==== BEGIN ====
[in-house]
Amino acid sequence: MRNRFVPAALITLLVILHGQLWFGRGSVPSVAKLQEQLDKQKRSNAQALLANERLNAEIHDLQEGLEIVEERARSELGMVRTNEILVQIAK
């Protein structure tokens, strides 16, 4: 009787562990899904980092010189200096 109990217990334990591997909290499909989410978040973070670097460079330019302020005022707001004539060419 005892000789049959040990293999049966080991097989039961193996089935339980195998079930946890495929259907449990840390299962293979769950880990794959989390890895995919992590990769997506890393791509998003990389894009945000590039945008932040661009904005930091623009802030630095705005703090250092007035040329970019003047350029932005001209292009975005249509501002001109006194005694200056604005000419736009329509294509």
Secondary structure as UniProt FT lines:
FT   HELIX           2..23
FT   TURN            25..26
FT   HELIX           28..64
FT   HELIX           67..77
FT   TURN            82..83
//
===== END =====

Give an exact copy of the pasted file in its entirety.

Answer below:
[in-house]
Amino acid sequence: MRNRFVPAALITLLVILHGQLWFGRGSVPSVAKLQEQLDKQKRSNAQALLANERLNAEIHDLQEGLEIVEERARSELGMVRTNEILVQIAK
């Protein structure tokens, strides 16, 4: 009787562990899904980092010189200096 109990217990334990591997909290499909989410978040973070670097460079330019302020005022707001004539060419 005892000789049959040990293999049966080991097989039961193996089935339980195998079930946890495929259907449990840390299962293979769950880990794959989390890895995919992590990769997506890393791509998003990389894009945000590039945008932040661009904005930091623009802030630095705005703090250092007035040329970019003047350029932005001209292009975005249509501002001109006194005694200056604005000419736009329509294509």
Secondary structure as UniProt FT lines:
FT   HELIX           2..23
FT   TURN            25..26
FT   HELIX           28..64
FT   HELIX           67..77
FT   TURN            82..83
//